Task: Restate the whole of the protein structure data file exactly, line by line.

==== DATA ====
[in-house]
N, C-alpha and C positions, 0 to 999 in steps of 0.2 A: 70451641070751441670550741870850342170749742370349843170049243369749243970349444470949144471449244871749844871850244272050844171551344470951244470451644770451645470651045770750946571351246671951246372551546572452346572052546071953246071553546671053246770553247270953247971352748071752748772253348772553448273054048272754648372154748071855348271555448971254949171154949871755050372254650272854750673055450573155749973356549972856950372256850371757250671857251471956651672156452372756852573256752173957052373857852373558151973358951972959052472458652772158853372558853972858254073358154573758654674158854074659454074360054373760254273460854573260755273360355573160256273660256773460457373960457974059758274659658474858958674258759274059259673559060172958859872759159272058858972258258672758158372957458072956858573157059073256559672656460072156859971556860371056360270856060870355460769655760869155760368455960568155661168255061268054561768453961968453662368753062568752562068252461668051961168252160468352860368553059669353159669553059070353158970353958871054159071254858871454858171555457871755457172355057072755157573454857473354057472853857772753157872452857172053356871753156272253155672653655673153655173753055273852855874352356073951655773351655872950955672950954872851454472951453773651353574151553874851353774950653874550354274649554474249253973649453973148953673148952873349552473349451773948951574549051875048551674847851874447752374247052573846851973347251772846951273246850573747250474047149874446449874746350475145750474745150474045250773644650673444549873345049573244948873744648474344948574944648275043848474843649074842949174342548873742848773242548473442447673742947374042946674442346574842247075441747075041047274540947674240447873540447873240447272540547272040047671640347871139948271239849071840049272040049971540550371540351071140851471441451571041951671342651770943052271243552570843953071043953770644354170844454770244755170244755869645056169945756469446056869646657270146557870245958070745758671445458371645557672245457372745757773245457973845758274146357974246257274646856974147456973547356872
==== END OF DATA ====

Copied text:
[in-house]
N, C-alpha and C positions, 0 to 999 in steps of 0.2 A: 70451641070751441670550741870850342170749742370349843170049243369749243970349444470949144471449244871749844871850244272050844171551344470951244470451644770451645470651045770750946571351246671951246372551546572452346572052546071953246071553546671053246770553247270953247971352748071752748772253348772553448273054048272754648372154748071855348271555448971254949171154949871755050372254650272854750673055450573155749973356549972856950372256850371757250671857251471956651672156452372756852573256752173957052373857852373558151973358951972959052472458652772158853372558853972858254073358154573758654674158854074659454074360054373760254273460854573260755273360355573160256273660256773460457373960457974059758274659658474858958674258759274059259673559060172958859872759159272058858972258258672758158372957458072956858573157059073256559672656460072156859971556860371056360270856060870355460769655760869155760368455960568155661168255061268054561768453961968453662368753062568752562068252461668051961168252160468352860368553059669353159669553059070353158970353958871054159071254858871454858171555457871755457172355057072755157573454857473354057472853857772753157872452857172053356871753156272253155672653655673153655173753055273852855874352356073951655773351655872950955672950954872851454472951453773651353574151553874851353774950653874550354274649554474249253973649453973148953673148952873349552473349451773948951574549051875048551674847851874447752374247052573846851973347251772846951273246850573747250474047149874446449874746350475145750474745150474045250773644650673444549873345049573244948873744648474344948574944648275043848474843649074842949174342548873742848773242548473442447673742947374042946674442346574842247075441747075041047274540947674240447873540447873240447272540547272040047671640347871139948271239849071840049272040049971540550371540351071140851471441451571041951671342651770943052271243552570843953071043953770644354170844454770244755170244755869645056169945756469446056869646657270146557870245958070745758671445458371645557672245457372745757773245457973845758274146357974246257274646856974147456973547356872